You can't have two impredicative universes. You can't have
Type: Type. You can't have impredicative strong pairs. You can't have large elimination of an impredicative universe. You can't have positive datatypes when you have an impredicative universe. You can't this, you can't that. When will it end?
Interesting to note is that the only reason you can't eliminate something in Prop to something in a larger type in Coq is because they allow any inductive definition to be in Prop
If you restrict what kind of inductive definitions are allowed to be in Prop (in the same way Def. Proof Irrel. w/o K does*), then you can do large elimination of Props, because there's nothing meaningful you can eliminate it to in a larger universe
* i.e. constructors are orthogonal, non-forced arguments are in Prop, something something about termination
Coq actually has this "you can eliminate Props if it has no constructors or only a singleton constructor with Prop arguments" exception to eliminating Props that's basically a subset of the larger conditions from Def. Proof Irrel.
It doesn't seem to cover the termination thing but I'm not sure if that'll lead to an inconsistency or if it's just a decidable type checking thing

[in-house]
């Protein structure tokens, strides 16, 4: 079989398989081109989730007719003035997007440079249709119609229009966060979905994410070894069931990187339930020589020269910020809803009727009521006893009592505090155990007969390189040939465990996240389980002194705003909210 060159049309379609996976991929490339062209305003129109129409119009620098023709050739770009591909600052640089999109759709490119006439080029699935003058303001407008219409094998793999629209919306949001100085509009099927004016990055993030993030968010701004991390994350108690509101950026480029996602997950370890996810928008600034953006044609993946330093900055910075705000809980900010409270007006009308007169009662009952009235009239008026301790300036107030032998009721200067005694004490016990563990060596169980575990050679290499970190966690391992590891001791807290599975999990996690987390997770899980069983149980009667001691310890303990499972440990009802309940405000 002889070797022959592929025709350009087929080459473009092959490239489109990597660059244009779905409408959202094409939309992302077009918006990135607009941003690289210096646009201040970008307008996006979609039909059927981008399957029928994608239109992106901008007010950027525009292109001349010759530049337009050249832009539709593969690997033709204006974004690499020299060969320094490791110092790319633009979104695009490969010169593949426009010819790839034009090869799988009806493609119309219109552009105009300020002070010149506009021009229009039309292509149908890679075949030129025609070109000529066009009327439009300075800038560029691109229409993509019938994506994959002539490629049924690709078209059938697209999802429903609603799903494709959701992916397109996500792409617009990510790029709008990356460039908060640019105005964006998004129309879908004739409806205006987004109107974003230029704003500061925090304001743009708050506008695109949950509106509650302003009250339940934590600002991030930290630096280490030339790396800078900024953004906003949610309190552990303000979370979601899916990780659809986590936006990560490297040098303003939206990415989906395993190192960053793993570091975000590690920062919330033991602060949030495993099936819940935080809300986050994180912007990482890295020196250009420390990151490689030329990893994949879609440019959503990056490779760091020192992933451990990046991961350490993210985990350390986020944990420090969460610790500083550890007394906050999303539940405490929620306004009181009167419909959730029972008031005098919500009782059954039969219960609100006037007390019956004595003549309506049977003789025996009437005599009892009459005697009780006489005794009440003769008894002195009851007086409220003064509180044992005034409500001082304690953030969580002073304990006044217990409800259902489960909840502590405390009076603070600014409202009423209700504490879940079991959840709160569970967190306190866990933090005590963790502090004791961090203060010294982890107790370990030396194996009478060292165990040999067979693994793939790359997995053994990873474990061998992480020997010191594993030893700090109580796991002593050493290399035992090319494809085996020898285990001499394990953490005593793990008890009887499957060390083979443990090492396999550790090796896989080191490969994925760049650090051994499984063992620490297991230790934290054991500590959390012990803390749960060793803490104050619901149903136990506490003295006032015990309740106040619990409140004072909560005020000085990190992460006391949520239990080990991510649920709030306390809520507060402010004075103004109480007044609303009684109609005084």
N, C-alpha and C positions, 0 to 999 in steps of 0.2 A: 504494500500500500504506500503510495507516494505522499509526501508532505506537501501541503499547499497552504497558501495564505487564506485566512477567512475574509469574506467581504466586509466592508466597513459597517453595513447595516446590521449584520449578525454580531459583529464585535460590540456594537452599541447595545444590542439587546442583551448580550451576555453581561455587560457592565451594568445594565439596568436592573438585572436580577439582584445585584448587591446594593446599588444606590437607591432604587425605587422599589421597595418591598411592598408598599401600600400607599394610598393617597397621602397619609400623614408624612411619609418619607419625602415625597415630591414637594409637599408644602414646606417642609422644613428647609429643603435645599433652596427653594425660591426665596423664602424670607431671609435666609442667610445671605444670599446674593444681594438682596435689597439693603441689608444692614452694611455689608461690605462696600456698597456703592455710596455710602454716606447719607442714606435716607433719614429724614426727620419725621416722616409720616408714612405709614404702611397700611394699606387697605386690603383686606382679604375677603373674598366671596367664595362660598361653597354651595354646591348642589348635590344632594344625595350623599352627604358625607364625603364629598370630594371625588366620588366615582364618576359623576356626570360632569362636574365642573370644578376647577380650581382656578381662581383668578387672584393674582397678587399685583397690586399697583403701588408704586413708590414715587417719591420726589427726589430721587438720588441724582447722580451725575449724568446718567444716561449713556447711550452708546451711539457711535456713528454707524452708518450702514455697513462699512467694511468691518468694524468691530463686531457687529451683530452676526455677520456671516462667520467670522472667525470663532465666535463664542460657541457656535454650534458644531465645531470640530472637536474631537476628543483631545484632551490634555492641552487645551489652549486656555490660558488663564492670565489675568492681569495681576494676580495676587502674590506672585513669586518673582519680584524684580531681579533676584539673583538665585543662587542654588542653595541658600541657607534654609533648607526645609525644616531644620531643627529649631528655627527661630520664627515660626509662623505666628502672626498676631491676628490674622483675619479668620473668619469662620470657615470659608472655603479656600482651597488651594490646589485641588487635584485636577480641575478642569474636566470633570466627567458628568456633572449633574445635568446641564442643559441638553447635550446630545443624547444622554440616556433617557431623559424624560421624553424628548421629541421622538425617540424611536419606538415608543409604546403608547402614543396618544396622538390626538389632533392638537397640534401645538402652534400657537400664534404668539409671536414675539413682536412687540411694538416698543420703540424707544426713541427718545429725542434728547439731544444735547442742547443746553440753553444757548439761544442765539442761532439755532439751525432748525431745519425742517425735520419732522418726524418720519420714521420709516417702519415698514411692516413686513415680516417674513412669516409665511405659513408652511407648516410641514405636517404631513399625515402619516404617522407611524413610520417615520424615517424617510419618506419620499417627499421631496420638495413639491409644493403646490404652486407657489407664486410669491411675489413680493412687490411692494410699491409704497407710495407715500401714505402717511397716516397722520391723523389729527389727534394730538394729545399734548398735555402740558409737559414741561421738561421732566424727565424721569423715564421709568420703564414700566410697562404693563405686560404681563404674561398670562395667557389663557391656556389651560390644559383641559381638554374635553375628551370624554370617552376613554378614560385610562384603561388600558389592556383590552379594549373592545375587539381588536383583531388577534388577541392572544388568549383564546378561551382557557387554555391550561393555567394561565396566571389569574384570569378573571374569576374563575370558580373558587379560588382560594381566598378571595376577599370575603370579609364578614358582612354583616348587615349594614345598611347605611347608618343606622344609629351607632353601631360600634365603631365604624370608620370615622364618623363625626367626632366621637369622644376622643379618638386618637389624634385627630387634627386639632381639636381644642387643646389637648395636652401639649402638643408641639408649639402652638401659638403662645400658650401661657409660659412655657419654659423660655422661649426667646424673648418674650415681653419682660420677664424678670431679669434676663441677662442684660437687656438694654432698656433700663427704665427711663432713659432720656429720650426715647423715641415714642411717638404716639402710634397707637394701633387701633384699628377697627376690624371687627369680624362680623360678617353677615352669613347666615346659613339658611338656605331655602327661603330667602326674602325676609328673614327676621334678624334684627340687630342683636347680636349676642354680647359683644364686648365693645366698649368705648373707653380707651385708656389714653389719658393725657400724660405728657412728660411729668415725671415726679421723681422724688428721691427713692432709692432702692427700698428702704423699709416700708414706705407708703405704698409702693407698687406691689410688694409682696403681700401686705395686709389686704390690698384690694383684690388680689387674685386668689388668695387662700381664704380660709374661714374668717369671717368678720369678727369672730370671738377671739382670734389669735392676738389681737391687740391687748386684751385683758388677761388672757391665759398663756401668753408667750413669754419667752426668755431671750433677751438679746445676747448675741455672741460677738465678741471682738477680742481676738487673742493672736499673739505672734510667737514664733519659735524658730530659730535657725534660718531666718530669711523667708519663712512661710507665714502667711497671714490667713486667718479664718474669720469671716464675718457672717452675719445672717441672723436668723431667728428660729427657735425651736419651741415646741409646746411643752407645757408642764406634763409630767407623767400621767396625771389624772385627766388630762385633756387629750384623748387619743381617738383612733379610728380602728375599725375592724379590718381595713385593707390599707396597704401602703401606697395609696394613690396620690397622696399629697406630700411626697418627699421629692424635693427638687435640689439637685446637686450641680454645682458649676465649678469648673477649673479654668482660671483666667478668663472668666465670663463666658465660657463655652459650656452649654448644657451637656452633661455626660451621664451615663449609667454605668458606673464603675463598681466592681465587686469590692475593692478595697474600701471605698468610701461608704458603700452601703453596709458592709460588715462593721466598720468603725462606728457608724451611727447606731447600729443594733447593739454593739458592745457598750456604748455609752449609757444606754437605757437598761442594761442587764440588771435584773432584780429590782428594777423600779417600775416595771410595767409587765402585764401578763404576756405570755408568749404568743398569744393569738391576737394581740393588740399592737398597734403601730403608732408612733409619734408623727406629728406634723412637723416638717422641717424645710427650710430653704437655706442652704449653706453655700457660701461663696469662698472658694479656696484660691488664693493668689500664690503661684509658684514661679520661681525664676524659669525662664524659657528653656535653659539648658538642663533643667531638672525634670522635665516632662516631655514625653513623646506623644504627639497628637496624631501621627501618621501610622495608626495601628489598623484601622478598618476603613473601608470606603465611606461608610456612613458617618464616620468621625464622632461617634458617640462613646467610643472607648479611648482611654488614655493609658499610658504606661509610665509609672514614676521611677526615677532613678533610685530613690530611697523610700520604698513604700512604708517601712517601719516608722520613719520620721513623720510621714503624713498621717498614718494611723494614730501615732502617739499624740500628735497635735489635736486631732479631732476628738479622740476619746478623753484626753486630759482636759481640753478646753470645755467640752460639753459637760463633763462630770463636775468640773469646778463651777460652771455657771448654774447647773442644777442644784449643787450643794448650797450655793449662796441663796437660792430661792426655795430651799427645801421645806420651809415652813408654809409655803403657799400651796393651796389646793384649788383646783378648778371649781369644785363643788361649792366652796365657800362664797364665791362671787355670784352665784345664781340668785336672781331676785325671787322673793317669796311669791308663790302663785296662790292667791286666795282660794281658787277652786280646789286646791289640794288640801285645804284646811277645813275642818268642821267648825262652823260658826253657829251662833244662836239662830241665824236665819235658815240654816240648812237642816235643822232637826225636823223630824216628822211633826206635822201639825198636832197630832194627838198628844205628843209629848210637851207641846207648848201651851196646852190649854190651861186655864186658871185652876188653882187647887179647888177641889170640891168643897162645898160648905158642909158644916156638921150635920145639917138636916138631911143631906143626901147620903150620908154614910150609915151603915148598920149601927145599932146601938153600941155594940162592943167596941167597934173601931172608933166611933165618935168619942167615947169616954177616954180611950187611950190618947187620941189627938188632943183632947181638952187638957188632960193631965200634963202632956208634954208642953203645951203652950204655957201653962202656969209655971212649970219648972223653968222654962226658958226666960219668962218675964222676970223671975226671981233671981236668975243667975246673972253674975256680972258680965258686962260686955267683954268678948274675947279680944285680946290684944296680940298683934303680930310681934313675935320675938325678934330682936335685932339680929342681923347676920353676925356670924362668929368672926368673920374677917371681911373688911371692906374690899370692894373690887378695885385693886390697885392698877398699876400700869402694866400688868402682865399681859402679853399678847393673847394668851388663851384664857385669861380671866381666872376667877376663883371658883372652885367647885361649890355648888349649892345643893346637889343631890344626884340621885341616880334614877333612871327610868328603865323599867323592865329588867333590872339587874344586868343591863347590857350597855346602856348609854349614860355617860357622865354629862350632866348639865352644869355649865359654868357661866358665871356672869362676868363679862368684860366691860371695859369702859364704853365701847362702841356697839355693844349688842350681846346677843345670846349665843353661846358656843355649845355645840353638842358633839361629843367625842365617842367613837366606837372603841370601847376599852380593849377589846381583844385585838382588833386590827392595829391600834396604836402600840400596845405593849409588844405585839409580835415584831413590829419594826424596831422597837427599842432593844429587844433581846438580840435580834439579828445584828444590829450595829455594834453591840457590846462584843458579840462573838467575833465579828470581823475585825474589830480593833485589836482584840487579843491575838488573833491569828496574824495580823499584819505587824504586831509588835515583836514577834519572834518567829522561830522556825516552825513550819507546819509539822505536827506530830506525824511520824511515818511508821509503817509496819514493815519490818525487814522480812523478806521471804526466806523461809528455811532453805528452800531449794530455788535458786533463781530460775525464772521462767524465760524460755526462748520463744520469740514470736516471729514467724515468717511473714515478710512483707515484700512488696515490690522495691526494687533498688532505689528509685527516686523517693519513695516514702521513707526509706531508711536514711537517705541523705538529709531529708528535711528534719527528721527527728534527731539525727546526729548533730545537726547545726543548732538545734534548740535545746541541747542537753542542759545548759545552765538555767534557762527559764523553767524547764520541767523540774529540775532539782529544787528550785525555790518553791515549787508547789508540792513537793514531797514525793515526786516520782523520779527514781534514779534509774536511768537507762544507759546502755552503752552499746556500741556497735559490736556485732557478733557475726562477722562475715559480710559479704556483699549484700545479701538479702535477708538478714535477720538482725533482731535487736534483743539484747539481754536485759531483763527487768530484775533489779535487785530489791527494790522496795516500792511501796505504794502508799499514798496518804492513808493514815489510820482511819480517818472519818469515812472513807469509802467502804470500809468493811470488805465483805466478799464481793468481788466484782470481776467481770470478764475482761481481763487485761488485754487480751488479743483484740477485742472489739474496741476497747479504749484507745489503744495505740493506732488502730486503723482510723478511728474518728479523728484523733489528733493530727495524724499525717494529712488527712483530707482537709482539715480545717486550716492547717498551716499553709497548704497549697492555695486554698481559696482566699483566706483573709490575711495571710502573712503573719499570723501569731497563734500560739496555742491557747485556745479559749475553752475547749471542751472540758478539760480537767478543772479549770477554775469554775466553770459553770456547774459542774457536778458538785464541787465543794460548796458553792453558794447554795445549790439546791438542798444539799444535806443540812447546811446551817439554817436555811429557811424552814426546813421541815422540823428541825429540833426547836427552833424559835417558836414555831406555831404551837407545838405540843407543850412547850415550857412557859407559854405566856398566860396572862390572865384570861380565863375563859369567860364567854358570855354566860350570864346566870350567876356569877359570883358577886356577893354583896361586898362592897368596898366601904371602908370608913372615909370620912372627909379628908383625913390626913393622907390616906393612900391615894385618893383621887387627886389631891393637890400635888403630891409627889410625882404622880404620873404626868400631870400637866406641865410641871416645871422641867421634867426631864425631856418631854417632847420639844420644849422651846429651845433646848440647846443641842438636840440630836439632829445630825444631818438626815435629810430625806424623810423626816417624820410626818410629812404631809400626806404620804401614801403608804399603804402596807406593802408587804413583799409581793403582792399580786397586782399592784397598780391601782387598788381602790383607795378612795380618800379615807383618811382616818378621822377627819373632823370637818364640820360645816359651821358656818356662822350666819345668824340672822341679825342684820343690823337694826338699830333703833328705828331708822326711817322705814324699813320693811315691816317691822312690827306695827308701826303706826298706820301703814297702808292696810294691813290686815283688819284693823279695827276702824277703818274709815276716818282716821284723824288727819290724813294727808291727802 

Thinking about this again. Type: Type gives you Girard's paradox, and so does arbitrary large elimination of something in an impredicative universe, since that lets you squish something from a bigger universe to a smaller universe, which is basically the effect of Type: Type
You can't have negative datatypes because you can prove false pretty easily, and you can't have non-strictly-positive datatypes with impredicativity because... why? I did it once in Coq but I don't understand what it is I did
And finally I don't know you can't have strong impredicative pairs but I suspect it's along the same lines as large elimination of impredicative universes
@ionchy I am convinced non-normalization does not mean inconsistency (proof: otherwise my PhD work in Lean would be worthless and we can't have that!)
But yes, since consistency doesn't necessarily imply normalization, the contrapositive (non-normalizing implies inconstency) also doesn't hold.
A Mastodon instance for programming language theorists and mathematicians. Or just anyone who wants to hang out.